This judgment is now reported in (2019) 22 HKCFAR 289.
On 18 October 2019, the Court of Final Appeal handed down its judgment in HKSAR v Lai Kam Fat (黎錦發)  HKCFA 36 examining the physical and mental ingredients of the substantive and conspiracy drug trafficking offences under the Dangerous Drugs Ordinance (Cap. 134).
Delivering the Court’s judgment, Mr Justice Fok PJ held that to establish the actus reus of the offence of trafficking in a dangerous drug or offering to traffic or doing acts preparatory to trafficking (contrary to section 4(1)(a), (b) or (c) of the Ordinance), the prosecution only has to prove that the substance concerned was a dangerous drug rather than the specific type of drug alleged in the indictment/charge. The reason is that no distinction is made in the Ordinance between different classes of drugs. The differing sentencing tariffs for trafficking in different types of drugs are a matter of judicial precedent and are not laid down in the Ordinance.
Similarly, the Court held that in relation to the mens rea of those offences, the prosecution only has to prove that the accused knew that the substance was a dangerous drug rather than the specific type of drug alleged in the indictment/charge.
The same actus reus and mens rea elements apply to the offence of conspiracy to traffic in dangerous drugs. The analysis is unaffected by section 159A(2) of the Crimes Ordinance (Cap. 200), which is equivalent to section 1(2) of the Criminal Law Act 1977 in the UK, nor by any common law principle.
Thus, the particular nature of the dangerous drug is given in the indictment/charge to inform the accused of the case against him/her, not because it is an essential actus reus or mens rea ingredient of the substantive or conspiracy offence.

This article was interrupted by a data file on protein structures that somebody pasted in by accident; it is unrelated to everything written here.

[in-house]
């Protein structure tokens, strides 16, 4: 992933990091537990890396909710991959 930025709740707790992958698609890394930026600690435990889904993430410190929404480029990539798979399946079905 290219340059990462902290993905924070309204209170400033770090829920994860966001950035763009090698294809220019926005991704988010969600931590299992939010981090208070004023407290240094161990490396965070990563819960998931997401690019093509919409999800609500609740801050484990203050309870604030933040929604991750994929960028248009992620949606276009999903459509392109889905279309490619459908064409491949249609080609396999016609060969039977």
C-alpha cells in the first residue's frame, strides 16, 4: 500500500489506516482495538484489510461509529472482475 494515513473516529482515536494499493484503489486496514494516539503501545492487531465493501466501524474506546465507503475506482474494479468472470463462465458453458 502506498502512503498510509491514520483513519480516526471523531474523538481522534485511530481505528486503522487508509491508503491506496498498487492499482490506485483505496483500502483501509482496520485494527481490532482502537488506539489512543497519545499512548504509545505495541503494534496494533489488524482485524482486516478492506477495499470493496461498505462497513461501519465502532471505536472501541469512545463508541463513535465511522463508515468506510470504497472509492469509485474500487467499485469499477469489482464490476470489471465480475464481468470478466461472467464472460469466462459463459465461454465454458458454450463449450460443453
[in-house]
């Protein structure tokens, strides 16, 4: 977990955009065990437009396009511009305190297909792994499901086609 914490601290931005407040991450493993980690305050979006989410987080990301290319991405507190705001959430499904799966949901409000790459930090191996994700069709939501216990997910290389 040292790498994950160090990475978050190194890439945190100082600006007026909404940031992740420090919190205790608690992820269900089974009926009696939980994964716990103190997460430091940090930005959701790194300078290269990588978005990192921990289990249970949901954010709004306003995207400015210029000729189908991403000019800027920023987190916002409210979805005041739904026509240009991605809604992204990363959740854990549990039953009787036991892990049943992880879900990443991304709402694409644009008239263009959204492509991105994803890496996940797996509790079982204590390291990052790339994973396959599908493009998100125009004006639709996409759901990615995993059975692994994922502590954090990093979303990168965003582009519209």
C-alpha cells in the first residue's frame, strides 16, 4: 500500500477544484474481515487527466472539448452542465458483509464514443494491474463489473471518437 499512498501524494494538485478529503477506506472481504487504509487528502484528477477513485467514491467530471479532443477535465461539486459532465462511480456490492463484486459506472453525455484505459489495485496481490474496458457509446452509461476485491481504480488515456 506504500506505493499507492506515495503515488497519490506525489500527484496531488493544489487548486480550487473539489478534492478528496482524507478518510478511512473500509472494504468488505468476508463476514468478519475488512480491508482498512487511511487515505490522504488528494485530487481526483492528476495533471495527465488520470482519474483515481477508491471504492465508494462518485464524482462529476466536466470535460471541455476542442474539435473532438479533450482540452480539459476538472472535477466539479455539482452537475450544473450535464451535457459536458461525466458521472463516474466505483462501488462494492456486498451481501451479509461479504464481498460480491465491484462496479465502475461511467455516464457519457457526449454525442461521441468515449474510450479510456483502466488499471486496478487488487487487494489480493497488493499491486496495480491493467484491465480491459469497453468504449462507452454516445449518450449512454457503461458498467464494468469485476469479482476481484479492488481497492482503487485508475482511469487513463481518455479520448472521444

However, in some situations, it may be necessary for the prosecution to prove that the substance concerned was the particular type of drug specified in the indictment/charge. One example is where the defence case is that the accused believed that the substance was one with a lesser sentencing tariff than the one alleged by the prosecution. Another example is where there are multiple charges on an indictment alleging different conspiracies involving types of dangerous drugs.
Further, if the wrong drug was identified in the indictment/charge, the appropriate course would be for the prosecution to apply to amend the indictment/charge.
On the facts of this case, the Appellant, Mr Lai Kam Fat, was alleged to have been involved in a single conspiracy involving a single type of drug (cocaine). Therefore, there was no error of law or risk of unfairness arising from the Judge’s direction to the jury that the prosecution only had to prove that the Appellant knew that a dangerous drug was involved, rather than cocaine specifically. Accordingly, the Appellant’s conviction was sound and the appeal was unanimously dismissed by the Court.
The full judgment can be found here.